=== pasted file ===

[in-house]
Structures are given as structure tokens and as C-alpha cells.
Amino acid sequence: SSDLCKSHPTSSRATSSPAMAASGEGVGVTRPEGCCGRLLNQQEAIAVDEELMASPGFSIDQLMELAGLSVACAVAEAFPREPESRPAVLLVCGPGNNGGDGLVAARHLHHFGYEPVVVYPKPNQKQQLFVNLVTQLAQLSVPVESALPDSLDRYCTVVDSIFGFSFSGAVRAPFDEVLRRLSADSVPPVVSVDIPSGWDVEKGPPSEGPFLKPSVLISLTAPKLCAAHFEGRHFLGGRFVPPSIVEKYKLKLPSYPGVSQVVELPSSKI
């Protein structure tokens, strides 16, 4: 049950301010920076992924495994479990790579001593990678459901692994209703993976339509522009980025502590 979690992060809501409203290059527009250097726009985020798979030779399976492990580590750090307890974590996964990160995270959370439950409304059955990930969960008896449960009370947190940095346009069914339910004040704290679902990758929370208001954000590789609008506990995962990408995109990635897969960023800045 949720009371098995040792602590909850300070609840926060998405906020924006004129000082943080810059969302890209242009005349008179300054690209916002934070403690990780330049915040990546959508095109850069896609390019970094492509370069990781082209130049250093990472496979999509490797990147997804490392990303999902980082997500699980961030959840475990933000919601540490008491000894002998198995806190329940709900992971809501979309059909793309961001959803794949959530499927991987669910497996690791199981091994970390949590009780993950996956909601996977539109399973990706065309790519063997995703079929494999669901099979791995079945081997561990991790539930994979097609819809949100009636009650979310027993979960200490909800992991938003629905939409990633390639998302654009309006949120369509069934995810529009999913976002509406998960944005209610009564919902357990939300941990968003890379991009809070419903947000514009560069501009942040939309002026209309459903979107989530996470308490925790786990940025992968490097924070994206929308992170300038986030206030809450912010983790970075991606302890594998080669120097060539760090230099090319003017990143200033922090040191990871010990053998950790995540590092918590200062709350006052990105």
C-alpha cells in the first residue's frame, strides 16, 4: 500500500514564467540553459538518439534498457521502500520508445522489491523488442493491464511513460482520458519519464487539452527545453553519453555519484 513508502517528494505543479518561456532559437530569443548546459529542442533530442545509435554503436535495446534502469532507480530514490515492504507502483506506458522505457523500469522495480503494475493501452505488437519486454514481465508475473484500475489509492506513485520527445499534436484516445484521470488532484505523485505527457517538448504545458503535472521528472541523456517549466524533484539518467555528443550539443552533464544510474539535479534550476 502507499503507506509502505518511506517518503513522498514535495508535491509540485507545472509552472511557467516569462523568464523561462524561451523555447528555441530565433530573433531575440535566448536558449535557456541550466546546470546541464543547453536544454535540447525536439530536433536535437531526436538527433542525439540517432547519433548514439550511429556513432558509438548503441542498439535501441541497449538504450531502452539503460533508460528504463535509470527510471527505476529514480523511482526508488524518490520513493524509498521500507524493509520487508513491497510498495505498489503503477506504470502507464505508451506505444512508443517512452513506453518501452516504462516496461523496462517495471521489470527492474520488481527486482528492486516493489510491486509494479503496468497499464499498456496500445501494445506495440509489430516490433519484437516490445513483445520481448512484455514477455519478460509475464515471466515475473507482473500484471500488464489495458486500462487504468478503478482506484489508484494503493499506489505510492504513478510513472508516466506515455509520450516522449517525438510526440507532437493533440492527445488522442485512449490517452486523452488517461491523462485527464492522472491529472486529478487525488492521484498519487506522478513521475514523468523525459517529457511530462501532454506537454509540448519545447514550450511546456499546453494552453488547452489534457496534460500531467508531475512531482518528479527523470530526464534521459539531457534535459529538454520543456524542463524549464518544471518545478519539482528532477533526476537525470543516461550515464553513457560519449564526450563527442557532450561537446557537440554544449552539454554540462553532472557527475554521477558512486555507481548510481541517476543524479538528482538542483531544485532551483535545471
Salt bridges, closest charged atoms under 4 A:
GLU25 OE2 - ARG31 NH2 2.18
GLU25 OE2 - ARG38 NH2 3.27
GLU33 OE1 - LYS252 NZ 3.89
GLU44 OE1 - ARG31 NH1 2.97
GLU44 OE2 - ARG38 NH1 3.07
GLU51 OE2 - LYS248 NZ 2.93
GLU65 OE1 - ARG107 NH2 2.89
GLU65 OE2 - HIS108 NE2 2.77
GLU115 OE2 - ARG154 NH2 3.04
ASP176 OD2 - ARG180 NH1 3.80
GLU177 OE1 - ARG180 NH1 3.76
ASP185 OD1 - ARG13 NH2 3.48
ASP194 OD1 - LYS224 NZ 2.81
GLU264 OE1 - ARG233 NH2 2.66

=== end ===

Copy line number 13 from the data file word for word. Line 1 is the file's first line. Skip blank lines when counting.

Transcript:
GLU65 OE1 - ARG107 NH2 2.89